Mr. Calatrava, a Spanish citizen who is an artist as well as an architect and engineer, has explored the expression of the human body in sculptures of marble and ebony cubes supported by chromium-plated steel cables.

    His relationship with Mr. Sciame began two years ago, when he asked for help in remodeling his Upper East Side townhouse. Mr. Sciame, a contractor and a developer, said he was impressed by Mr. Calatrava's sculptures and by his Turning Torso apartment tower, under construction in Malmo, Sweden. He invited Mr. Calatrava to the South Street site, where the architect found a place to explore the torso theme on a colossal scale. "New York is the place to make a statement like that," Mr. Calatrava said.

    Though he has been a presence on the New York architectural scene since 1992, after he won a competition to complete the Cathedral Church of St. John the Divine, Mr. Calatrava's only finished work in the city is the Times Capsule of 2001, a sculptural time capsule commissioned by The New York Times, which stands outside the American Museum of Natural History.

    With his two new projects, Mr. Calatrava has jumped to the forefront of architects involved in rebuilding Lower Manhattan. And he seems to feel at home.

    "If I was not born in this lifetime in New York," he said yesterday, "certainly in a previous life, I was a New Yorker."

  2. #2

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    I was just about to post this myself but instead I'll just say, DAMN he's good.

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  4. #4
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    Must...contain...excitement...

    And failed.

    WOOOOOOOOOOOO!

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    Exceptional. This is exactly what NYC needs. Thank you, Santiago, thank you. Sciame, too!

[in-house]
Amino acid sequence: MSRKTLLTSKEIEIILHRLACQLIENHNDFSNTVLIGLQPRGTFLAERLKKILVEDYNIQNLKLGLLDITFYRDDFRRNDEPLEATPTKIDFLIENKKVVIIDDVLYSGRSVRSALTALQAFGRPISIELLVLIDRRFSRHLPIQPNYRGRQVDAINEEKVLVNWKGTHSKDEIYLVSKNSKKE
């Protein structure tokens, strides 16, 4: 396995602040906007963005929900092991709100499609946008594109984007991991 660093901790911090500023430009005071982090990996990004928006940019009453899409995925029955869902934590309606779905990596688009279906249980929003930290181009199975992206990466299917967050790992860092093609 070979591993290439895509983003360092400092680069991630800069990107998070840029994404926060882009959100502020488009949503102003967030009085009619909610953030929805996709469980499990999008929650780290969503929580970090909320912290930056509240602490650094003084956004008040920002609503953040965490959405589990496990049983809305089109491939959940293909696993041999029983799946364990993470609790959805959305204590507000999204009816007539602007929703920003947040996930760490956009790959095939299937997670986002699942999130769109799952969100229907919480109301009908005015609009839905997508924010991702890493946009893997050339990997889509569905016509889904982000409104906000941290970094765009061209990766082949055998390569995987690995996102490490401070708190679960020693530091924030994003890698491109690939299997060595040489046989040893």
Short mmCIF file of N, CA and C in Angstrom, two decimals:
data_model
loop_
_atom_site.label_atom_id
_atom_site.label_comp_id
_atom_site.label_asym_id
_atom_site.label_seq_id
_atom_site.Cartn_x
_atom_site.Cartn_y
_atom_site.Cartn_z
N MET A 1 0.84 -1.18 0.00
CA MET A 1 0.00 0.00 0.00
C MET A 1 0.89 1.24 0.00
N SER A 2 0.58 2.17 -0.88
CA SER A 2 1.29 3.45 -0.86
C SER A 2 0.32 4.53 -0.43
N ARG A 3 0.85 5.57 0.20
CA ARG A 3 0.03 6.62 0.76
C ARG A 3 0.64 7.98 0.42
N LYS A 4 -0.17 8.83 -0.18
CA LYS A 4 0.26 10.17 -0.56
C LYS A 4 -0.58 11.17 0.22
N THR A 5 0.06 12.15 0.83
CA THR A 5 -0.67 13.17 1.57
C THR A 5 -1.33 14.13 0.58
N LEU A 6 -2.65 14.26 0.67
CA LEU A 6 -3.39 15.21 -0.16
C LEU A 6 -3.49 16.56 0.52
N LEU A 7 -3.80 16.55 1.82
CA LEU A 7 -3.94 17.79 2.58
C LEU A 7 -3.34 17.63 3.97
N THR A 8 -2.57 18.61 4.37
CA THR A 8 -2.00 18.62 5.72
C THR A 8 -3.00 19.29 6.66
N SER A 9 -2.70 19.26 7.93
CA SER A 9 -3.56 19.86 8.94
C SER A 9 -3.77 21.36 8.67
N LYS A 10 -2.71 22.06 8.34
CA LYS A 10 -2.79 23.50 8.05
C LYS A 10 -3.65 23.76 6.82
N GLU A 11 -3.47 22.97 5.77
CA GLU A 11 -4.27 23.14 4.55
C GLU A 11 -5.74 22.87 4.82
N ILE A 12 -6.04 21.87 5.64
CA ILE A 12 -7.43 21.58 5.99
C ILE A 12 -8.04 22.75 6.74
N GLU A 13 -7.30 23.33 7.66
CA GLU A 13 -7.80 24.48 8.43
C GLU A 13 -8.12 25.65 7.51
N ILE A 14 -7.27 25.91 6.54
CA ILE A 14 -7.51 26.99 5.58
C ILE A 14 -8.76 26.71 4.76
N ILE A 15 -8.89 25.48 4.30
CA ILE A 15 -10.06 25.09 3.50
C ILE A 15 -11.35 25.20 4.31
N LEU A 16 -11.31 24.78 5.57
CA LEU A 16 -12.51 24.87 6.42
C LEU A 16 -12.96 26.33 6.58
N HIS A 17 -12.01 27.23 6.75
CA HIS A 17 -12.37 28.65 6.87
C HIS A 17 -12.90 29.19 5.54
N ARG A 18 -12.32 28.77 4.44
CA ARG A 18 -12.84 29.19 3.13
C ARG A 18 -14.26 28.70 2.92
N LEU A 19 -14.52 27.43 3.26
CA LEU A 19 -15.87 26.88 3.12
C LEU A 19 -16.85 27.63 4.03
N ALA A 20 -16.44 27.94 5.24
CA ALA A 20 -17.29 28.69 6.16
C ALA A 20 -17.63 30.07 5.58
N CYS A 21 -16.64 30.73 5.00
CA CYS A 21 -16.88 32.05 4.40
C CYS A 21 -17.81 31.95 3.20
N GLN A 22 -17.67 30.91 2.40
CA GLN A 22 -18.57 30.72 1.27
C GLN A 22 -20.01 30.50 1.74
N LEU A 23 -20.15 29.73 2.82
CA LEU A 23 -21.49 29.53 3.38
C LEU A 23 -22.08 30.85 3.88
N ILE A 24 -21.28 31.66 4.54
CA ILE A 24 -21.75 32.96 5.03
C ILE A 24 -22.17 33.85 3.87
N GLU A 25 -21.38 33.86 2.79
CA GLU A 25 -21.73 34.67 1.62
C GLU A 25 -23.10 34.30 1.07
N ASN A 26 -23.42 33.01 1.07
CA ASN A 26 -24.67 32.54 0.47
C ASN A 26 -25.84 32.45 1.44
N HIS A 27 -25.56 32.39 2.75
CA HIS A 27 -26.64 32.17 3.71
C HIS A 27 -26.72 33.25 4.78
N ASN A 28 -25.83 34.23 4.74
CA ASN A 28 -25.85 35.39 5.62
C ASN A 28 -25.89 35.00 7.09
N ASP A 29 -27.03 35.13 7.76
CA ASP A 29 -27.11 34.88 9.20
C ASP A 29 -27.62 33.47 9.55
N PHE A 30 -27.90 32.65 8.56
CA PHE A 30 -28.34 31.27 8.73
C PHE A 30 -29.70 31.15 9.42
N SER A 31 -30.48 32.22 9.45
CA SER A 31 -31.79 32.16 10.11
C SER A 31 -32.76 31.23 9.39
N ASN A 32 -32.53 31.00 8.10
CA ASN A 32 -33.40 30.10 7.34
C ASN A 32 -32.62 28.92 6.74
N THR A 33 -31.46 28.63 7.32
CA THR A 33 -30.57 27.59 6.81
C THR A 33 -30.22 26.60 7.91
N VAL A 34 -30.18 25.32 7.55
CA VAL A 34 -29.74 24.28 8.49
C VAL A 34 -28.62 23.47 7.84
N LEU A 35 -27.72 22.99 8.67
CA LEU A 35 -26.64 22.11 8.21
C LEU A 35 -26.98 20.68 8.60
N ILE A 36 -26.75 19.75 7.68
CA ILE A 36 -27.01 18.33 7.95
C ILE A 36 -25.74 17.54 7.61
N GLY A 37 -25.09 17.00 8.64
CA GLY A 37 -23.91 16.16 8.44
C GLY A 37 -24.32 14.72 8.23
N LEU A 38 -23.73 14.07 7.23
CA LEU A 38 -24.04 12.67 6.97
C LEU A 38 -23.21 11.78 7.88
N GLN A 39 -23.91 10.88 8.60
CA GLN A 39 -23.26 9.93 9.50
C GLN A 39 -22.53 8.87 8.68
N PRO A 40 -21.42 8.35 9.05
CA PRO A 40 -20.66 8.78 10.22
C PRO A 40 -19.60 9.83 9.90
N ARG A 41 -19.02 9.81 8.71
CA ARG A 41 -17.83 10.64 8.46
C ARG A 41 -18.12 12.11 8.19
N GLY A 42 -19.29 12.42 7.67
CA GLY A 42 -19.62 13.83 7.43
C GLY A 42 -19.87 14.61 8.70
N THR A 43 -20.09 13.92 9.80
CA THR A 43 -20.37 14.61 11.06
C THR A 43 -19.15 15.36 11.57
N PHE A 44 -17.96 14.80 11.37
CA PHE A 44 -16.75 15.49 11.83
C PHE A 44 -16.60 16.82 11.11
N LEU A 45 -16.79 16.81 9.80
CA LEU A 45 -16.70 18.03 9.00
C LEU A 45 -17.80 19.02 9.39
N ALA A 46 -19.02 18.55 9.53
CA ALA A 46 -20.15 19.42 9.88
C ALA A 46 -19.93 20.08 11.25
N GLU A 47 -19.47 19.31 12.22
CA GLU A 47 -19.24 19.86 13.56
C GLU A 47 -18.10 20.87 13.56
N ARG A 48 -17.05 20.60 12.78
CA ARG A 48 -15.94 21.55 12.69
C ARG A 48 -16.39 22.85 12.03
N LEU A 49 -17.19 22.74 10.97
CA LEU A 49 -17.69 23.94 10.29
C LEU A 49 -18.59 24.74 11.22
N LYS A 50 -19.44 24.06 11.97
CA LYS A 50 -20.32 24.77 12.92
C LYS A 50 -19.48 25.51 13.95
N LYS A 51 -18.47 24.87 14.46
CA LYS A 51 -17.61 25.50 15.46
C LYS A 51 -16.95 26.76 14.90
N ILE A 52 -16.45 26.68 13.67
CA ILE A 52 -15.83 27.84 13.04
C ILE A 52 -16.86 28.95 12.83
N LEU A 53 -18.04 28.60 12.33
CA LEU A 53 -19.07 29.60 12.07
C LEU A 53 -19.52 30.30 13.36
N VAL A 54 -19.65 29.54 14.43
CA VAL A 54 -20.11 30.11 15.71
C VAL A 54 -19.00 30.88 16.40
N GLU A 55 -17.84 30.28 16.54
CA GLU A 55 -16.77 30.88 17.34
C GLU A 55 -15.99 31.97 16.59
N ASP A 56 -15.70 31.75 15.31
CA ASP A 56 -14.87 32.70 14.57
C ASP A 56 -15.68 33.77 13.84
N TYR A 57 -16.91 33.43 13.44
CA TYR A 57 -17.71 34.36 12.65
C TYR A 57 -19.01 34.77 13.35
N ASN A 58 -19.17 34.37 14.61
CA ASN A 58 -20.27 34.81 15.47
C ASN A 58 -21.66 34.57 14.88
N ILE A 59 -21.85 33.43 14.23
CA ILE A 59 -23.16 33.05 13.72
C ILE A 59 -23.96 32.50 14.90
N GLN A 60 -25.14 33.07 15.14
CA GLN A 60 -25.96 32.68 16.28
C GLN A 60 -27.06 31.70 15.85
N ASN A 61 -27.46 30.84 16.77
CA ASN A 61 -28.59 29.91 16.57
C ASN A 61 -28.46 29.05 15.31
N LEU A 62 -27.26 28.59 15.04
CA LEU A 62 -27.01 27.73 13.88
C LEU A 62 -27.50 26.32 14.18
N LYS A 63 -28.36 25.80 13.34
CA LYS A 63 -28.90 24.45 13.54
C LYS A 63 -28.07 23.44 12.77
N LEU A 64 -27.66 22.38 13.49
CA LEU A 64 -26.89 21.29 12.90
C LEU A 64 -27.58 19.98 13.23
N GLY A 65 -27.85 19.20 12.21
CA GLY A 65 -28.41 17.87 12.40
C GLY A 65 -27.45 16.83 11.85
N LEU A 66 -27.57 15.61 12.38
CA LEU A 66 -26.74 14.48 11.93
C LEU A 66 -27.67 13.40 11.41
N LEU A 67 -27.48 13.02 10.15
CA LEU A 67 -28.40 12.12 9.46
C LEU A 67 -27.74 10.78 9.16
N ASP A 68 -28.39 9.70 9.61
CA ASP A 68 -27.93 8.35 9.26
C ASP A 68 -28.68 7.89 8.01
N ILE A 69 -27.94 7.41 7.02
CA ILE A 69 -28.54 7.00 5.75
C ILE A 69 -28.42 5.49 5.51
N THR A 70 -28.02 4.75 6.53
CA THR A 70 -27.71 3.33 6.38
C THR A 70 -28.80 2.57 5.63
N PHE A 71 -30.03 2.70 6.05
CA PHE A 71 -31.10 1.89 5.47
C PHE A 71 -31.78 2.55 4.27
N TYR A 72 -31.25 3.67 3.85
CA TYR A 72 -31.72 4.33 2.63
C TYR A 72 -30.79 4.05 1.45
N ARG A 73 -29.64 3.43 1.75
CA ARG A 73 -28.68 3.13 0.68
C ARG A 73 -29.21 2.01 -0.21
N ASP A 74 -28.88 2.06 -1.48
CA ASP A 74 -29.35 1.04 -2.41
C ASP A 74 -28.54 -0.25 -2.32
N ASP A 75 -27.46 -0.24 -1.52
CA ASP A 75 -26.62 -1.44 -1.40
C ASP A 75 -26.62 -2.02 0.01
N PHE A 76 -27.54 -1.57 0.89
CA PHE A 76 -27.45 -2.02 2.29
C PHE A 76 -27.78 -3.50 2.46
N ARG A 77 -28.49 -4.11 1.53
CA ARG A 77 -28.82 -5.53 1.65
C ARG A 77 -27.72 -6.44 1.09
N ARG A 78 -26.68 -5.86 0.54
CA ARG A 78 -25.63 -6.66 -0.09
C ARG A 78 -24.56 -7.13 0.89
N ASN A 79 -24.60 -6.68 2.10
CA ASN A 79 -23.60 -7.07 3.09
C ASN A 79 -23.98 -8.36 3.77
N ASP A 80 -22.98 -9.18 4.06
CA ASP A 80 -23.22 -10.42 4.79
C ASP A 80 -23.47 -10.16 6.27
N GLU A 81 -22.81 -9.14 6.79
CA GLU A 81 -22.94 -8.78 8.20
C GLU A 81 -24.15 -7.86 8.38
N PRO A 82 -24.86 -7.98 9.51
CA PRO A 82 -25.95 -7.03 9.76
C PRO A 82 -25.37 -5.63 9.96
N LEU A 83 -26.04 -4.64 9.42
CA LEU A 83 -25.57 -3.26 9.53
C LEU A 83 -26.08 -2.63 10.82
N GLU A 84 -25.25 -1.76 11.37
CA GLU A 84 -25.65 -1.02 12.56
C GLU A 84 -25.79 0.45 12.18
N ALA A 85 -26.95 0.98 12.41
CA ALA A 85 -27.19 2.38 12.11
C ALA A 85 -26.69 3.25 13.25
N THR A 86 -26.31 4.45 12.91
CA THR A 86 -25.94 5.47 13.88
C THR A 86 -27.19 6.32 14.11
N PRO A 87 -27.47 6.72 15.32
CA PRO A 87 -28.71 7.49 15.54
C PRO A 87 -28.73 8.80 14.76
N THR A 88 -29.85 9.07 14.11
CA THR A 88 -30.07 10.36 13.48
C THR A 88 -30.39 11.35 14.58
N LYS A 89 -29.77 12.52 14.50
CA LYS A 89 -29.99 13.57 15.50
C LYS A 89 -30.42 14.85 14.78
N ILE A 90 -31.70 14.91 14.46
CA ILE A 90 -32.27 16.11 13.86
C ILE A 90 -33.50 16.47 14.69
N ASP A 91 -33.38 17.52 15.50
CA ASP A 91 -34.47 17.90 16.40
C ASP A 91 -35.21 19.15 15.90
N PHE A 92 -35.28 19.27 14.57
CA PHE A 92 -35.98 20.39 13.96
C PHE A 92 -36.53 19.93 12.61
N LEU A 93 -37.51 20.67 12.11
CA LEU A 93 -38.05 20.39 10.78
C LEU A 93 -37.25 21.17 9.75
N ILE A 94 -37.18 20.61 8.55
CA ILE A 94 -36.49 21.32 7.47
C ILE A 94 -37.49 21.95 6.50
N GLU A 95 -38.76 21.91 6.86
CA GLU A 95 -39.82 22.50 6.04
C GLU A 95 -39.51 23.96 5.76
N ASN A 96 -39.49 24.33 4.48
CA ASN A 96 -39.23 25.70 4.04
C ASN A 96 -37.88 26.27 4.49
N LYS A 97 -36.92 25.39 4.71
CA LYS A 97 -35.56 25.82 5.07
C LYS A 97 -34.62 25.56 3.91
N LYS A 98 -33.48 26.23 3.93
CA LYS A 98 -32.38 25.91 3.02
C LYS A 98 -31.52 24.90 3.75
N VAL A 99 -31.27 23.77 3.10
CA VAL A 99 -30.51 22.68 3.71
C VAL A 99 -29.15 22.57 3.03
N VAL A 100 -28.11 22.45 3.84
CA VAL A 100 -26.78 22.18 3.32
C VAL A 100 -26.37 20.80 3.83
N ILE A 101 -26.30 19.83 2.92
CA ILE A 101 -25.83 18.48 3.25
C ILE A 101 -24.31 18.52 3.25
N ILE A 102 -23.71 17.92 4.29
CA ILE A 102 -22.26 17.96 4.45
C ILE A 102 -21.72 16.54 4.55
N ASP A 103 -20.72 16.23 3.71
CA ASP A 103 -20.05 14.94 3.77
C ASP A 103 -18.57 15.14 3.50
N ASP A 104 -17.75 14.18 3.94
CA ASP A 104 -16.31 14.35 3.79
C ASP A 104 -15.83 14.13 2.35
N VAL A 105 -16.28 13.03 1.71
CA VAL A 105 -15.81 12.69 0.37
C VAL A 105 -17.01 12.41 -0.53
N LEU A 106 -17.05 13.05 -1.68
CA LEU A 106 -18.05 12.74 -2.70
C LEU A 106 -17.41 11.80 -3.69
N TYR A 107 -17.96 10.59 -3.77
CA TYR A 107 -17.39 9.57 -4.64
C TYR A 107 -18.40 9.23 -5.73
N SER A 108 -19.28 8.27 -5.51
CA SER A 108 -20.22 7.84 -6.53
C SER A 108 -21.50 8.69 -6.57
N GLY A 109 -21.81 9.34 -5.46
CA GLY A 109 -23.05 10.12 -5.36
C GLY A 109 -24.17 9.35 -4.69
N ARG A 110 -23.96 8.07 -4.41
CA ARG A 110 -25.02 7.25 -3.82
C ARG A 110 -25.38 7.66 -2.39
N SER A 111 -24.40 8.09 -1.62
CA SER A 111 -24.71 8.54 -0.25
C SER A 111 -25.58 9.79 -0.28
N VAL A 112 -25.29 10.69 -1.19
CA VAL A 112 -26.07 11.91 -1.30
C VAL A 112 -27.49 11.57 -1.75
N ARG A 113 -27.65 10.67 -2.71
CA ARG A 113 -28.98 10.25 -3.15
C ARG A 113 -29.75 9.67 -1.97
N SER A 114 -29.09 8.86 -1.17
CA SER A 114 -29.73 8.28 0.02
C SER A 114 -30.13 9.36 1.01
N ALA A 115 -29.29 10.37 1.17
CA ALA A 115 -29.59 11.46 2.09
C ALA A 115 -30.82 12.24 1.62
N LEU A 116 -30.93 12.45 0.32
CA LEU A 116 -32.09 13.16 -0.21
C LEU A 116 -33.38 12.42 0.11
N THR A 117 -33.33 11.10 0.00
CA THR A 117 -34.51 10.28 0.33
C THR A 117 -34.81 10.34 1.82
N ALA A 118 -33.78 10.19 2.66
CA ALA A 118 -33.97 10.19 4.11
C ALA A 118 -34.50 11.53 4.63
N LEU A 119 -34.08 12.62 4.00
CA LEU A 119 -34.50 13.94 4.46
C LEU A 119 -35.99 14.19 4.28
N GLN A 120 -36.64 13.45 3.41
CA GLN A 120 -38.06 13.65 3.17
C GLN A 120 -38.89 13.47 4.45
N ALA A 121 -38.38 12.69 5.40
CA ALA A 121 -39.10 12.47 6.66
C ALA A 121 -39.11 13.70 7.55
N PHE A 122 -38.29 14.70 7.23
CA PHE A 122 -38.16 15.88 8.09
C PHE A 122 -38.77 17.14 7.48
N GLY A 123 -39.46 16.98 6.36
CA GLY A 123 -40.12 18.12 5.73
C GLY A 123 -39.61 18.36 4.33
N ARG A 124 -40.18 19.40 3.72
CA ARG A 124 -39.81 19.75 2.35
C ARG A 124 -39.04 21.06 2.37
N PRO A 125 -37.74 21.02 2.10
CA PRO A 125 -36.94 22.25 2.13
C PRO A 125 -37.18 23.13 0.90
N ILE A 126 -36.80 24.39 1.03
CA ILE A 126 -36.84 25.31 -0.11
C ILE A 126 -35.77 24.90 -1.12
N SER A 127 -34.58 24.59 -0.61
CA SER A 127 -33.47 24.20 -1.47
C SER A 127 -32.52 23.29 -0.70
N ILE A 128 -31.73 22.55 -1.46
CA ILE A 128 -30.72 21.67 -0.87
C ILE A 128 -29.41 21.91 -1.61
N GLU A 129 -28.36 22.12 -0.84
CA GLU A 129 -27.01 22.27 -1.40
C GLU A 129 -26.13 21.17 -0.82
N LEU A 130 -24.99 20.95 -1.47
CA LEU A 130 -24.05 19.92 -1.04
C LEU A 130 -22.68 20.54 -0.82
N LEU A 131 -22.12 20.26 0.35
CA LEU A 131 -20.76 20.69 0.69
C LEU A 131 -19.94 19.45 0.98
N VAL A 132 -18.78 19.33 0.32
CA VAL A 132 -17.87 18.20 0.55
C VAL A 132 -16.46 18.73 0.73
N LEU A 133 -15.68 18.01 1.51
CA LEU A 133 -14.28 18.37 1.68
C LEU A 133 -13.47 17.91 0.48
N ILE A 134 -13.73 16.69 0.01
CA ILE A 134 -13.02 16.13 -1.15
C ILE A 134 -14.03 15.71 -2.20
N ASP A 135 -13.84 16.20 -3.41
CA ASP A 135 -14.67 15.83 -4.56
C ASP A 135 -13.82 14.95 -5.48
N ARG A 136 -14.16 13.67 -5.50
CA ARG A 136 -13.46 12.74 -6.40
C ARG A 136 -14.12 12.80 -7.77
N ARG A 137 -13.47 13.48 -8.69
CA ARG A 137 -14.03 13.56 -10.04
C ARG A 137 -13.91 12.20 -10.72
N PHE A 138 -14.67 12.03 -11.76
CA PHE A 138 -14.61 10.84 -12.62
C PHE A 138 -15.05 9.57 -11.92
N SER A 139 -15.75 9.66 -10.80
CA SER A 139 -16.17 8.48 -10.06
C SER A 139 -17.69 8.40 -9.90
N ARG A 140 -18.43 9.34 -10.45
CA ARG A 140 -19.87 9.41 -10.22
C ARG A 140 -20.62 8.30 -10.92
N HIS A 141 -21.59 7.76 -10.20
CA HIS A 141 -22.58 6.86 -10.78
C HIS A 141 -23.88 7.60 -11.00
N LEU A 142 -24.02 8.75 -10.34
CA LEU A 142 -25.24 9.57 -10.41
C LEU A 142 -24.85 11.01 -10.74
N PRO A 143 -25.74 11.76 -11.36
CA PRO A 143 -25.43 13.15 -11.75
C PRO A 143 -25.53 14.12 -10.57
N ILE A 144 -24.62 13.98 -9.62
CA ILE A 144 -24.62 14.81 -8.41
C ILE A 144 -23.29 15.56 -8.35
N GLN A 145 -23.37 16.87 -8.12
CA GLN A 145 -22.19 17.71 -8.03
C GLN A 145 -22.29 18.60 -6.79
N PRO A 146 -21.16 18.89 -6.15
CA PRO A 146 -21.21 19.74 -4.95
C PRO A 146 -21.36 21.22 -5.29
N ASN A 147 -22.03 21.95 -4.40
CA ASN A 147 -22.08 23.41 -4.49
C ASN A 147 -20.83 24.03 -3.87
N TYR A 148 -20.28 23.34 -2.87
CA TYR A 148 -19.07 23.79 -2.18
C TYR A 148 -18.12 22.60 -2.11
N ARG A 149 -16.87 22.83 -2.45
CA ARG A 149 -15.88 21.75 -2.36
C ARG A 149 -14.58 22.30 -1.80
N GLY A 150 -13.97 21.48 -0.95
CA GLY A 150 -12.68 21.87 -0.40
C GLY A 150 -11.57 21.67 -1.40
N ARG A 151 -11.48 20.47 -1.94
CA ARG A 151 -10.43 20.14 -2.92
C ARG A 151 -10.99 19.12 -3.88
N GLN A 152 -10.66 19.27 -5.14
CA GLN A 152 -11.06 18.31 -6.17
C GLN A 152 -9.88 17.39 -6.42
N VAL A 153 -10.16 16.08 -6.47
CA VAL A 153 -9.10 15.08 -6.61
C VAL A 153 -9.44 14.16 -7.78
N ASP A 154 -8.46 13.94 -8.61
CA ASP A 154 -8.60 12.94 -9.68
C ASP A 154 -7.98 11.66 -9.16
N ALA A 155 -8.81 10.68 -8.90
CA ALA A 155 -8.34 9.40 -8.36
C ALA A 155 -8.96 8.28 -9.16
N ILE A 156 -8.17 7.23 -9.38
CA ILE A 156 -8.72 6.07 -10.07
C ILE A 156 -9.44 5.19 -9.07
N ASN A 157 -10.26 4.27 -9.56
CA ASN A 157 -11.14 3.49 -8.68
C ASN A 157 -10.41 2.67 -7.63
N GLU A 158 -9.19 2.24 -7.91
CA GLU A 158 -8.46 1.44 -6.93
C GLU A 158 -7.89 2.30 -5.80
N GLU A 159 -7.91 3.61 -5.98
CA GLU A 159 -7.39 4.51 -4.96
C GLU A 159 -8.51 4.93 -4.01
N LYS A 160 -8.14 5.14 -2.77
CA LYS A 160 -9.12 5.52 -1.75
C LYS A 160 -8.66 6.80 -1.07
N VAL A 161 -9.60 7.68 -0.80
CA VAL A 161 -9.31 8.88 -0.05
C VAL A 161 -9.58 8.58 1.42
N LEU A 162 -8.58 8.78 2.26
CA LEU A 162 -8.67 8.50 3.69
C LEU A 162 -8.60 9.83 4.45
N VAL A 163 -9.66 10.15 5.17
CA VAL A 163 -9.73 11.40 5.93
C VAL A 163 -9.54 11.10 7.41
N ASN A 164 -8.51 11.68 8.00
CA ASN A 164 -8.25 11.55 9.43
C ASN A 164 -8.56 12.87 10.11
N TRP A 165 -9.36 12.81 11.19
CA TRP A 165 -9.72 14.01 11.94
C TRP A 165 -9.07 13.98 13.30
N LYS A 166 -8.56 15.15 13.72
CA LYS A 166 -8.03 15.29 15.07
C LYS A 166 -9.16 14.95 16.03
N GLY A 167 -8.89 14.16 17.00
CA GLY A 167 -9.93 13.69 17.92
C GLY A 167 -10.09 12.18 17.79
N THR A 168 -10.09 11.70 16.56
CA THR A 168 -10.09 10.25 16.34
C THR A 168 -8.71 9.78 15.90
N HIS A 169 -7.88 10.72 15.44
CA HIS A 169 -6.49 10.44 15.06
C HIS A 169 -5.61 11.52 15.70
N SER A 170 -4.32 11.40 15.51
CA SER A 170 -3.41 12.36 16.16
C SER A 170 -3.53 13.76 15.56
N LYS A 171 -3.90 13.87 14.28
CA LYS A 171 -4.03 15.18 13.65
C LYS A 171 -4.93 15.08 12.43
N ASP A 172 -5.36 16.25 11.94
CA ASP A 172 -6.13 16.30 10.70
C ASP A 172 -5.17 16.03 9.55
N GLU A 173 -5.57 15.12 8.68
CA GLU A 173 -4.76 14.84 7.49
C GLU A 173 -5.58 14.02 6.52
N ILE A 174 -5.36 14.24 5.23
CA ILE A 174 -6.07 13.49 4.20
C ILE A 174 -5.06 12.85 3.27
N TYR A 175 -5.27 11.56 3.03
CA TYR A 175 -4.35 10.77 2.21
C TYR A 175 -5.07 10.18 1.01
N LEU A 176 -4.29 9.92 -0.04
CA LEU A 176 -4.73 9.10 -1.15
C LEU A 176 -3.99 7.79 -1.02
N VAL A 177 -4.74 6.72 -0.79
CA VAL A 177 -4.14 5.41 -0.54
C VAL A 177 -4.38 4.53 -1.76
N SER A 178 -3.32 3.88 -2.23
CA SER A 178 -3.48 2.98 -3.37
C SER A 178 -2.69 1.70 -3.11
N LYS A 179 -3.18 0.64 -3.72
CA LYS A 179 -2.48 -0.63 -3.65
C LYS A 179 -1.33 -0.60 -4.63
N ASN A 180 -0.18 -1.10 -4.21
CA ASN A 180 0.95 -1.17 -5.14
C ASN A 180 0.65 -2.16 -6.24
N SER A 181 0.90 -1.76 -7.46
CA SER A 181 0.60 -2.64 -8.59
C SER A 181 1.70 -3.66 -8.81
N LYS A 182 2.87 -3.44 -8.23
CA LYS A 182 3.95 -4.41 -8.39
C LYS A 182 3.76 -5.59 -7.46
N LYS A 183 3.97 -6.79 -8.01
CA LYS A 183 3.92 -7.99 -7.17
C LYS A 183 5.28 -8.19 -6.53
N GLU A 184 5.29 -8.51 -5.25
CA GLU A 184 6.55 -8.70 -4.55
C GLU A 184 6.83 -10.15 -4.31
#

6. #6

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    March 3, 2004

    For Lower Manhattan, a Residential Stairway to the Sky

    By HERBERT MUSCHAMP

    Santiago Calatrava has designed a skyscraper with the buoyancy of a child's balloon. The design takes me back to 1966 and the helium-filled Mylar "Silver Cloud" sculptures that Andy Warhol presented that year at Leo Castelli's gallery. The tower is effervescent, lighter than air. Yet its impact on the skyline is likely to be profound, not merely as an individual work of genius but as an example of what can be achieved when a city rediscovers the quality of delight.

    This is the first residential building Mr. Calatrava has designed in the United States, but 80 South Street Tower, at Fletcher and South Streets in Lower Manhattan, is based on a series of sculptures that he began in the 1980's. For these studies in rhythm, Mr. Calatrava used a modular vocabulary of identically sized marble cubes. Wires hold them in suspension in various vertical and diagonal configurations. The basic concept is flexible. Though the South Street Tower is strictly vertical, the same technique could be used to cantilever a structure out over the water, say, at a 45-degree angle.

    On South Street, 12 modular cubes, clad in glass, would be stacked into a tower of alternating solids and voids, cantilevered from either side of a central service core in a series of contrapuntal steps. Each cube measures 45 feet to a side and contains four floors of living space, at slightly more than 2,000 square feet per floor. The concrete core, a slender rectangle in plan, contains elevators, fire stairs and risers for plumbing and power. A metal armature attached to the outer sides of the cubes provides additional support.

    This arrangement leaves the interiors of the cubes unencumbered by columns and plumbing. The modules can be configured to contain one to four apartments each, and are served by separate elevators. Each cube, except the highest, provides an outdoor terrace for the one above.